Martha Matilda Harper (1857-1950 )


Inventor of the business concept franchising, Martha Matilda Harper was born in Oakville, Ontario, Canada, in 1857.  When she was a young woman, Harper’s father bound her out into service as a domestic servant in the home of a minister in Rochester, New York.   During her free time, she experimented with formulas and created one for organic hair shampoo; she felt that the chemicals in other shampoos were more harmful than good.  By 1888, Harper had saved enough money to rent an office in Rochester and she opened a combined beauty parlor and factory for producing shampoo.  She called it the Harper Method Shop.  Harper’s own hair was so long it nearly reached the ground and she used it as a marketing tool for her product.  Her beauty method not only included organic shampoo, but she also advocated for good hygiene, nutrition, and exercise. 

Harper invented the first reclining shampoo chair.  She is the one who also initiated the concept of a professional salon.  Prior to her salons, hairdressers visited customers at their homes. 

As the demand for her products and services quickly rose, Harper decided to open a franchise parlor in Buffalo, New York, in 1891.  The following year, she opened another one in Chicago.  Harper’s franchise was the first of its kind; she trained women to open their own businesses under the name Harper Method.  At the height of its success, there were over 500 Harper salons in the United States, Canada, South America, and Europe. 

As Harper’s business grew, she added new products to her line, such as creams, cosmetics, and other hair products.  She also developed hair coloring products and permanent wave formulas.  All of her products were organic and marketed with the Harper Method trademark.  Harper also established beauty training school in cities like Rochester, NY; Atlanta, GA; Madison, WI; and Calgary, Alberta, Canada.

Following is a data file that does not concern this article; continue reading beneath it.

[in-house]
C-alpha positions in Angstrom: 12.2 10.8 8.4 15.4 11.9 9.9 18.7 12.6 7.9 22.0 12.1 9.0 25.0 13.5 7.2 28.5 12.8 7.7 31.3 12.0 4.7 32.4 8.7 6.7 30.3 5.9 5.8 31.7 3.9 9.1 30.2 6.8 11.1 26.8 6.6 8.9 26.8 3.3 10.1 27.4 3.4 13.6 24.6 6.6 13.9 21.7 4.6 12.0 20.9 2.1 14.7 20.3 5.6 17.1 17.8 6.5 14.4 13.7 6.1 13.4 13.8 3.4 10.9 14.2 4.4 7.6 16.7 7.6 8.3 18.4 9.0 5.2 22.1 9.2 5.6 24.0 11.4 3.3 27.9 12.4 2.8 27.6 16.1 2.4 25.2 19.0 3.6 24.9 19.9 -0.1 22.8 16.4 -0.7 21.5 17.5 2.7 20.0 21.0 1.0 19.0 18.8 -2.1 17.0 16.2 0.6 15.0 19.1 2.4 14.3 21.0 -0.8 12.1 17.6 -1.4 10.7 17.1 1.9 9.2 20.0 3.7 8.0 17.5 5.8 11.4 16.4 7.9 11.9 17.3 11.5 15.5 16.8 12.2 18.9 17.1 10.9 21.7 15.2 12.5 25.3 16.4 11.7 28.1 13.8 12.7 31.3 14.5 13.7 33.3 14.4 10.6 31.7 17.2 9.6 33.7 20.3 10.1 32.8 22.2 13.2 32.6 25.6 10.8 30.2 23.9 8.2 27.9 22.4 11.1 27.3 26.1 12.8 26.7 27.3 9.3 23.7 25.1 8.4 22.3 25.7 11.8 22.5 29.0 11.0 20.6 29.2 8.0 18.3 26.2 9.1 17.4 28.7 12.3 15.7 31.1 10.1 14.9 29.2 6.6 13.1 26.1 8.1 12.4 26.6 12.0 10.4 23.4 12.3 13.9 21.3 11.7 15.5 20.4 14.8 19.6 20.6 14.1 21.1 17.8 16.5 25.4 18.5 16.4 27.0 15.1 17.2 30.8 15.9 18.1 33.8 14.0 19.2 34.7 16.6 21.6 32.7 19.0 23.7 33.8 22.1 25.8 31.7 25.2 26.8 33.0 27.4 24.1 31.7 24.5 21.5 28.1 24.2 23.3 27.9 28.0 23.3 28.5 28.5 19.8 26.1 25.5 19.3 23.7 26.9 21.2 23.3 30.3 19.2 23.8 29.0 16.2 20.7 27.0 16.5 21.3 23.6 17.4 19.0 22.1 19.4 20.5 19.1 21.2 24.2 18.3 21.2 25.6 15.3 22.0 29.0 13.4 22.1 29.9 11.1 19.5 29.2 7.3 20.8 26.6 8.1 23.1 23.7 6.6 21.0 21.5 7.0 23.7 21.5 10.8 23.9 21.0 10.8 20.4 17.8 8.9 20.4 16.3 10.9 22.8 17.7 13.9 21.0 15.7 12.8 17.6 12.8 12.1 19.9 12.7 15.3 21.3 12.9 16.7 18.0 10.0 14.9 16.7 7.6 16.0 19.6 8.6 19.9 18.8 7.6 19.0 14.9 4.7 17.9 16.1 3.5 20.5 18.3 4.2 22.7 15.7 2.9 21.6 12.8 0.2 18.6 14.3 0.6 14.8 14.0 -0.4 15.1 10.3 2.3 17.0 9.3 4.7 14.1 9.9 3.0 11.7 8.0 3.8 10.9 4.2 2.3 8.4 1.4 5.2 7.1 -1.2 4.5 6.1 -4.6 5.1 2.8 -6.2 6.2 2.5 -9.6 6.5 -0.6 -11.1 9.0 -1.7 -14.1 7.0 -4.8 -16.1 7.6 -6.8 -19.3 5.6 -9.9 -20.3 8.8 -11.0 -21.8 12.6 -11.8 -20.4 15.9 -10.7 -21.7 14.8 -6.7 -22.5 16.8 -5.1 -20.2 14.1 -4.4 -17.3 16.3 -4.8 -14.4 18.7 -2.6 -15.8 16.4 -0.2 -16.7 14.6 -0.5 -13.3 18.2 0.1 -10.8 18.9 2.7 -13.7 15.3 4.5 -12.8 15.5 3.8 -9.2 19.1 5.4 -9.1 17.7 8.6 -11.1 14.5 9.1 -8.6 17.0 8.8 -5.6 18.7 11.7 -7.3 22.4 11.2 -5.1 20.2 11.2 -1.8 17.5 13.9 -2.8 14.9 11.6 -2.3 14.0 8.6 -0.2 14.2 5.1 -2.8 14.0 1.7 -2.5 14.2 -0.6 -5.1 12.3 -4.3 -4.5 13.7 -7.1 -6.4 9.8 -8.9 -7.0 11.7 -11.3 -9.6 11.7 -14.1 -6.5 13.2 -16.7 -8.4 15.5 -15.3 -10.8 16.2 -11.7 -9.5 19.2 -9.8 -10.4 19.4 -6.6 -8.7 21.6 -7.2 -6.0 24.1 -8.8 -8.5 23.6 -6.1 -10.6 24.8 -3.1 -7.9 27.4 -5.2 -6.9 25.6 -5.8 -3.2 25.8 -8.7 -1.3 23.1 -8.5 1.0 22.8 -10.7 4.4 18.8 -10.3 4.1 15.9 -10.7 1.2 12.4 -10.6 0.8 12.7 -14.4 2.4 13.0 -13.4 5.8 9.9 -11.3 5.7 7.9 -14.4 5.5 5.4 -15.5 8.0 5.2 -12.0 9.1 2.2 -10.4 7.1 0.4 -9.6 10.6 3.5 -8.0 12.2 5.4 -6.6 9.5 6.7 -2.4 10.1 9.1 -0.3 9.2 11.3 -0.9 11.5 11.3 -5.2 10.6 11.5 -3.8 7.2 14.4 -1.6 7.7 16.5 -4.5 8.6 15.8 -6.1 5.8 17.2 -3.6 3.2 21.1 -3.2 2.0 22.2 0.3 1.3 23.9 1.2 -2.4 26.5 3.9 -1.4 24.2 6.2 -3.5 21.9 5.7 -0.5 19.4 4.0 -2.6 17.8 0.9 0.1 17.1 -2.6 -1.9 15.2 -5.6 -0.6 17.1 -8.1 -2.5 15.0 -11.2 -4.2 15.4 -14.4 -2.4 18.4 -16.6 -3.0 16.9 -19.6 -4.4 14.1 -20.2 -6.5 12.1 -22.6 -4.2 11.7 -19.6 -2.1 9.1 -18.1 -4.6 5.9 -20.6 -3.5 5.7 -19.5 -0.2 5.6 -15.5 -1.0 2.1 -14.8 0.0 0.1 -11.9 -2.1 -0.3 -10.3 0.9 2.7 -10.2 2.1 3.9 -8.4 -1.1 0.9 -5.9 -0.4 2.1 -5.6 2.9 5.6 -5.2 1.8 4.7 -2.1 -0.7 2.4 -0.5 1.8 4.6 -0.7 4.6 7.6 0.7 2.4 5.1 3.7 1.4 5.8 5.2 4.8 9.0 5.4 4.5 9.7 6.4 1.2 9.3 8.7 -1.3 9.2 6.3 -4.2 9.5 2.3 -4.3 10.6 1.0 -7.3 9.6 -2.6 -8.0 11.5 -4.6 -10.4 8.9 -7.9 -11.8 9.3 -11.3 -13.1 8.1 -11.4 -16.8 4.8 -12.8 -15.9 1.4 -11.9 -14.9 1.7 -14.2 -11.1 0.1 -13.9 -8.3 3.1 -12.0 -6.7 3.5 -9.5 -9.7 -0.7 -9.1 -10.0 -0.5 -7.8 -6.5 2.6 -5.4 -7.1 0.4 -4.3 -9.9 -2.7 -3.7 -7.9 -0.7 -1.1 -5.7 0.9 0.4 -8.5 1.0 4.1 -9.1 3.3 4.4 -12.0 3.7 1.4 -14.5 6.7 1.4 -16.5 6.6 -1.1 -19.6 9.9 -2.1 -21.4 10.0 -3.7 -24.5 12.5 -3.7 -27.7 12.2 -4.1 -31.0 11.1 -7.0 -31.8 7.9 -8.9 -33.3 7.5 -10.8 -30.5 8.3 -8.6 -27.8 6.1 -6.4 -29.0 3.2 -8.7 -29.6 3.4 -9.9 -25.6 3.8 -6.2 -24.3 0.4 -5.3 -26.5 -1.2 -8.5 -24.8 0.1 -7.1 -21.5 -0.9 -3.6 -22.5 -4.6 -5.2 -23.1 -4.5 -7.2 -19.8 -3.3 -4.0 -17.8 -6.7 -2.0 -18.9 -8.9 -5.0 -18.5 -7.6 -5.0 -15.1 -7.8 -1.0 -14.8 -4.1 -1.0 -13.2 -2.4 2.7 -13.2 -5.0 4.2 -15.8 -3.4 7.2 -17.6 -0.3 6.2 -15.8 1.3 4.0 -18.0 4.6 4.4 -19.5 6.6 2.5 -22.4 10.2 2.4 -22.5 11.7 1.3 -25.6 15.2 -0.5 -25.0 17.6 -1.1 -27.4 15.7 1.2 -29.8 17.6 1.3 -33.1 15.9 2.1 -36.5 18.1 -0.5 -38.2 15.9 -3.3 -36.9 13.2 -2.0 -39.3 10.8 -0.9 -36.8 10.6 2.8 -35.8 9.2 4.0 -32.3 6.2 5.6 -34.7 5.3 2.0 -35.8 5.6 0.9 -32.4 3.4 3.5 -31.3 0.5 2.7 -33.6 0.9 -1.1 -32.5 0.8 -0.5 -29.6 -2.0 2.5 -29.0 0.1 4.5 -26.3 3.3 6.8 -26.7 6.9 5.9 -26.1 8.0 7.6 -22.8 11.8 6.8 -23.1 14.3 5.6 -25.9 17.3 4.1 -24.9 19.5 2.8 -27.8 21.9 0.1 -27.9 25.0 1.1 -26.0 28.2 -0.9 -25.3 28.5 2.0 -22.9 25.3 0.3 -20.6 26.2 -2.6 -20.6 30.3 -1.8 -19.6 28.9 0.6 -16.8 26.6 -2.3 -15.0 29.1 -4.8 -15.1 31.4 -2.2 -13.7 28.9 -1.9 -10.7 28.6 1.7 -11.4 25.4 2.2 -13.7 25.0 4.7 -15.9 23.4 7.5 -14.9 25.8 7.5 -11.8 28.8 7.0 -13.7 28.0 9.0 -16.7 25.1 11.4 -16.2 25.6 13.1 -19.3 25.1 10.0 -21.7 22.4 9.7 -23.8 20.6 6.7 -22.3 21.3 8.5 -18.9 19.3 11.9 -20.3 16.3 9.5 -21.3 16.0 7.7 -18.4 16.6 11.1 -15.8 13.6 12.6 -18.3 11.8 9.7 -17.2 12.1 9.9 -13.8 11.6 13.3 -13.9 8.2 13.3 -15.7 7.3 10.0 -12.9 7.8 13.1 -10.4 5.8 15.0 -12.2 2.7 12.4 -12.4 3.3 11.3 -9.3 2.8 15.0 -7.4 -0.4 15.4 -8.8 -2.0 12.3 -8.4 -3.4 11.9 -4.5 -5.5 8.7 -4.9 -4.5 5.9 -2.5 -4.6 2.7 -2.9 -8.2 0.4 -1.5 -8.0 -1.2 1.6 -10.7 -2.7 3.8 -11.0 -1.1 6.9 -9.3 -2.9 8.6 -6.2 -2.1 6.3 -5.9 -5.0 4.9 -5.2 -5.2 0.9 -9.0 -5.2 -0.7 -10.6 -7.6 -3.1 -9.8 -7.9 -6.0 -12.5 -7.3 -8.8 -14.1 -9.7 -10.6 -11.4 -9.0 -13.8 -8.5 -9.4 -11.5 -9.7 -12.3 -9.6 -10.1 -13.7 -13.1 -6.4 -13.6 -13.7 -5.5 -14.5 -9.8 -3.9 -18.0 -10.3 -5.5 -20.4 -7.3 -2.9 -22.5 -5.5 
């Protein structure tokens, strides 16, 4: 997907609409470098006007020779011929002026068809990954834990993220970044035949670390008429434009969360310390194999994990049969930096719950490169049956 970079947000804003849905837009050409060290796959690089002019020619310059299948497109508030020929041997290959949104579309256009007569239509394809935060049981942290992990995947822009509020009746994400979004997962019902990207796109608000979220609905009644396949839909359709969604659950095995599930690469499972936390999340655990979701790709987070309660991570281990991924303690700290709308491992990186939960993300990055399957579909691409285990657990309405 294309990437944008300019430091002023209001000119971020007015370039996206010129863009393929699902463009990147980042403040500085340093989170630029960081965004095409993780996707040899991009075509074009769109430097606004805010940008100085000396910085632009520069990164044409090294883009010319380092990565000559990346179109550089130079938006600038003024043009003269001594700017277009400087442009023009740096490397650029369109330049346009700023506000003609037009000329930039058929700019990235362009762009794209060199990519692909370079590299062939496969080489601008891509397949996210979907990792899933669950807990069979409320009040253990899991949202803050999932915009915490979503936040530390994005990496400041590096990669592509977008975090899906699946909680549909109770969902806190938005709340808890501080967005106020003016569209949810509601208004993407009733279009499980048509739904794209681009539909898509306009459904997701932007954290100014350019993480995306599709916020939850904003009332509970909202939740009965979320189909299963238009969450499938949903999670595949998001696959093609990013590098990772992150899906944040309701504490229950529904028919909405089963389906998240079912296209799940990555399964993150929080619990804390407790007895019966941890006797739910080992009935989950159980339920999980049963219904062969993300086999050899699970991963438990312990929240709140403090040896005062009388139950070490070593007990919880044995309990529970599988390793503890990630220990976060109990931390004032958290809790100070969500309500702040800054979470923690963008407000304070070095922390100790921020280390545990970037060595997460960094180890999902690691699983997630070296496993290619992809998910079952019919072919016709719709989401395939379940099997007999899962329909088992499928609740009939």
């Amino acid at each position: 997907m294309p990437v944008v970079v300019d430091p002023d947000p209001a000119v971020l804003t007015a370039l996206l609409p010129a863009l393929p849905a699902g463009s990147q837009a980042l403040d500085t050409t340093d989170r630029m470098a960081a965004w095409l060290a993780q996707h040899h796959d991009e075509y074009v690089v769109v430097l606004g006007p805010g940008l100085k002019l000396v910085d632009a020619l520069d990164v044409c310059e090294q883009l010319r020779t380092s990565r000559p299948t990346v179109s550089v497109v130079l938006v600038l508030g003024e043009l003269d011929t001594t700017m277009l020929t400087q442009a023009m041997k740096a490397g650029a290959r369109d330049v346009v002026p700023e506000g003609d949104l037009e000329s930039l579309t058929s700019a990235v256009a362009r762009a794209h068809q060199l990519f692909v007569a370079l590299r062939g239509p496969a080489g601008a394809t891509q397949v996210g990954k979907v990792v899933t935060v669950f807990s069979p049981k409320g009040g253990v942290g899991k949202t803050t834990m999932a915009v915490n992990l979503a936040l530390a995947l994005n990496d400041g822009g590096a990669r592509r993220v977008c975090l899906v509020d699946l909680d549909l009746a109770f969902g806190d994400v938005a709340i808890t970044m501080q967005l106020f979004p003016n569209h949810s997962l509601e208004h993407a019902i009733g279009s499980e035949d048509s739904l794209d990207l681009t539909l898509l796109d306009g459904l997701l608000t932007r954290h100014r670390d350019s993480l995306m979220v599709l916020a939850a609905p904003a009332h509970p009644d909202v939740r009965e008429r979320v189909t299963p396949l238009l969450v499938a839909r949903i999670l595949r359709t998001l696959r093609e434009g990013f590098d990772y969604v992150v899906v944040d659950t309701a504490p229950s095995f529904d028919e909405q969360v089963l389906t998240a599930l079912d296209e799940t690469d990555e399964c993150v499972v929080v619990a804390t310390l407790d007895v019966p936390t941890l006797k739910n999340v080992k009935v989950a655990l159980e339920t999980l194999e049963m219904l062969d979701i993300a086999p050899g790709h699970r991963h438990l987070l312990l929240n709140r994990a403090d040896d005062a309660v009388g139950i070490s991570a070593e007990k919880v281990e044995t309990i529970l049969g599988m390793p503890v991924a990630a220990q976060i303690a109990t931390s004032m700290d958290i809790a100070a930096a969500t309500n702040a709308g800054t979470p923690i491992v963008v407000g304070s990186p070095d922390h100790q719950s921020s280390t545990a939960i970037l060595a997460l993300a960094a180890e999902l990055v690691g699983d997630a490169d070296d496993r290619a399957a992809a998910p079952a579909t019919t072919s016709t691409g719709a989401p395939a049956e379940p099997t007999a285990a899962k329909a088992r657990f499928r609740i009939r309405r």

Harper’s business was not only the first of its kind in the nation, complete with a trademark and franchises, but also she provided numerous women with business opportunities at a time when most of the jobs women could obtain were as domestic servants, factory workers, and teachers.  At her training schools, women learned how to run their own parlors, under Harper’s trademark, and become business owners.  Woman’s rights leader Susan B. Anthony was a client of Harper’s and used Harper as an example in her lectures of what women were capable of achieving in the business world. 

Some of Harper’s other clients included Presidents Woodrow Wilson and Calvin Coolidge, First Ladies Grace Coolidge and Eleanor Roosevelt and actress Helen Hayes. 

In 1920, Harper married Robert Arthur MacBain.  When she retired in 1935, her husband, who was many years her junior, continued running the business.  Harper died in 1950, leaving behind the legacy of franchise businesses.

Additional Resources:


  • PBS:


  • Plitt, Jane.  Martha Matilda Harper and the American Dream: How One Woman Changed
    the Face of Modern Business. Syracuse, NY: Syracuse University Press, 2000.

Works Cited:

  • “Martha Matilda Harper,” Enterprising Women, n.d., (2 February 2006).
  • “Martha Matilda Harper, Retail Franchise Network,” Public Broadcasting System, n.d., (2 February 2006).
  • “Martha Matilda Harper,” Women’s Hall of Fame, 2003, (2 February 2006).